Cold Homes campaign aims to cut Wiltshire's fuel poverty
A campaign launched yesterday is calling for more to be done to insulate homes across the county to reduce fuel poverty and excess winter deaths.
In Wiltshire alone, there were 190 excess winter deaths recorded in 2012, which are deaths over and above the average death rate during non-winter periods, mostly due to elderly people dying from being too cold.
Called Cold Homes Week, the campaign will run until Friday and aims to raise awareness about fuel poverty and gain the support of the county’s politicians to make UK homes more energy efficient.
The campaign is organised by the Energy Bill Revolution (EBR), an alliance of 170 major charities, businesses and organisations, who are calling for more action to be taken to improve energy efficiency in the one in five households currently living in fuel poverty – defined as anyone who spends more than 10 per cent of their income on energy to keep warm.
OFTEC, the trade body for the oil-fired heating industry, is supporting Cold Homes Week by urging residents across the county, regardless of which fuel they use to heat their homes, to support Cold Homes Week by visiting www.energybillrevolution.org and emailing their MP.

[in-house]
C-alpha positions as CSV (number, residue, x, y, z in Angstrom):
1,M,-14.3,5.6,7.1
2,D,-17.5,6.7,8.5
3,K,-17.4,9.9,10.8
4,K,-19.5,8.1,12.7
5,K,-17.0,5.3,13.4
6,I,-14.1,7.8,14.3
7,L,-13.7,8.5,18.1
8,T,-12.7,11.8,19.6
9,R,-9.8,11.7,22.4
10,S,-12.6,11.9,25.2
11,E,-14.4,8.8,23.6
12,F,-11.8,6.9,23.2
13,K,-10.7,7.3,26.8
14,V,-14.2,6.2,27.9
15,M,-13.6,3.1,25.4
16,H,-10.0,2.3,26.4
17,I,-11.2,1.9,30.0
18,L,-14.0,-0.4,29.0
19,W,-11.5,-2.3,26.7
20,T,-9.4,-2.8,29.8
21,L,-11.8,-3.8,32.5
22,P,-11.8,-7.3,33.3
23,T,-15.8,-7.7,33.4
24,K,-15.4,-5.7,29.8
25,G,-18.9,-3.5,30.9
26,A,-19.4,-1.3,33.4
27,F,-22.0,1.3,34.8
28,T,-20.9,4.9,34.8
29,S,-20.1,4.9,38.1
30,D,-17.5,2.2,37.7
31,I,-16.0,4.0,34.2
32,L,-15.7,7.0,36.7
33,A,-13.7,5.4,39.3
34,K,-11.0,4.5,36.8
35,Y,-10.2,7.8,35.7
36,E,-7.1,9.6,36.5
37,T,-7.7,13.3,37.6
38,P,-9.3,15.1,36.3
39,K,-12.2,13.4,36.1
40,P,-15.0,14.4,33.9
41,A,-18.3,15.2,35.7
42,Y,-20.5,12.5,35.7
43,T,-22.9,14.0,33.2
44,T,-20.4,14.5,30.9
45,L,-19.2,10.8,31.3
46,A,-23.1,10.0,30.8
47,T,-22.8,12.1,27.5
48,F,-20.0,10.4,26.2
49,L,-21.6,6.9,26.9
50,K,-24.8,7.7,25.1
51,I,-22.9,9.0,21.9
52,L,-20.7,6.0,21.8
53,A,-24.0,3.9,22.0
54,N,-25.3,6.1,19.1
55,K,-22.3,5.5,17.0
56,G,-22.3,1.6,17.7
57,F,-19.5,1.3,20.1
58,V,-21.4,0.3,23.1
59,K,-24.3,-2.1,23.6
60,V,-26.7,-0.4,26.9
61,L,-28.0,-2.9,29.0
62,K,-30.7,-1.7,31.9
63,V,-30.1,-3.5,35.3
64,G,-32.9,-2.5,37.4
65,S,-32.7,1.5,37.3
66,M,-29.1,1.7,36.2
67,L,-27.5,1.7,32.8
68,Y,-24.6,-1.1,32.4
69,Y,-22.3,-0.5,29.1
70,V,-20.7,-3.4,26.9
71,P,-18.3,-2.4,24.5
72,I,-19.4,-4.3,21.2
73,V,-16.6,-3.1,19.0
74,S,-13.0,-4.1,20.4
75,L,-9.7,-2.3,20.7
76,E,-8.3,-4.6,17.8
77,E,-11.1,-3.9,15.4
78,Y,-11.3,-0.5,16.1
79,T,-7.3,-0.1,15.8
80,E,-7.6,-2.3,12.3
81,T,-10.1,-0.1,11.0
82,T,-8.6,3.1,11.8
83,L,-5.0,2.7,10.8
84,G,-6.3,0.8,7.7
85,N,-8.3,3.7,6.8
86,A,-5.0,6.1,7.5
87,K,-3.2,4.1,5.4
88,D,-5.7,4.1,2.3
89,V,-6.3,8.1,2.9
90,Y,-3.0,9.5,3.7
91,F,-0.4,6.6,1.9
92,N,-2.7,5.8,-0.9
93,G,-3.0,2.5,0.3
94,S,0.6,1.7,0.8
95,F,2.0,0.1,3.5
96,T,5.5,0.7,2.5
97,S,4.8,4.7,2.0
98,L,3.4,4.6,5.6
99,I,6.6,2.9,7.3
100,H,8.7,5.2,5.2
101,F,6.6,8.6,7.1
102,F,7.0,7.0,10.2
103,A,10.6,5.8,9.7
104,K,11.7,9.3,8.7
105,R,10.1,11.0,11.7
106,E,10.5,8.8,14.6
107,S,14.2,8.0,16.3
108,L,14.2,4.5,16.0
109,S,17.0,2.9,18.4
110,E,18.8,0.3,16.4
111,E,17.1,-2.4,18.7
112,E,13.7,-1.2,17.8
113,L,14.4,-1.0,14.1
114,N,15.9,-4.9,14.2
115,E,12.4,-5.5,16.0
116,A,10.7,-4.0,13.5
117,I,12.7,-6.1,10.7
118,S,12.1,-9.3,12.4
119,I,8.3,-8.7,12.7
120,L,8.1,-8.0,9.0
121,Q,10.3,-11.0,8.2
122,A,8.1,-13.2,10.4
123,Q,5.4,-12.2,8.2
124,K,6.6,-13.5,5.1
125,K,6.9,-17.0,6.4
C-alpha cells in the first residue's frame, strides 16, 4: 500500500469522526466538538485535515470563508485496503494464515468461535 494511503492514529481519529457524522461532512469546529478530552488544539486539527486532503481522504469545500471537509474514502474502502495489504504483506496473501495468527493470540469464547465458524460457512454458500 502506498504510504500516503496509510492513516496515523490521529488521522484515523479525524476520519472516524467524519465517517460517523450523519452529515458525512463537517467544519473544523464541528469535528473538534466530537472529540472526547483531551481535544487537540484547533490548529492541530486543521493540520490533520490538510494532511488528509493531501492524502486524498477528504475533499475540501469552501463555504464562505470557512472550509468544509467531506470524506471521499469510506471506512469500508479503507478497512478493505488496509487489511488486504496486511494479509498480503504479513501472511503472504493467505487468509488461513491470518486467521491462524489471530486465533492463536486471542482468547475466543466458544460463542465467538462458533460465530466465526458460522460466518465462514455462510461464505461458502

A total of 36,000 households in the county rely on oil for their central heating. These homes are typically more rural properties with older, less efficient heating systems and poor insulation.
Therefore, this often leads them to spend more than 10 per cent of their income on heating their home and fall within the group Cold Homes Week is aiming to help.
The EBR will petition the Government during Cold Homes Week to invest in better insulation for our leaky homes by asking for the money raised through carbon taxes to be used to provide better insulation grants, bringing nine out of 10 homes out of fuel poverty.
This would also help to reduce the number of excess winter deaths which last year reached a national high of over 30,000.
For information on saving money on oil, visit www.oilsave.org.uk
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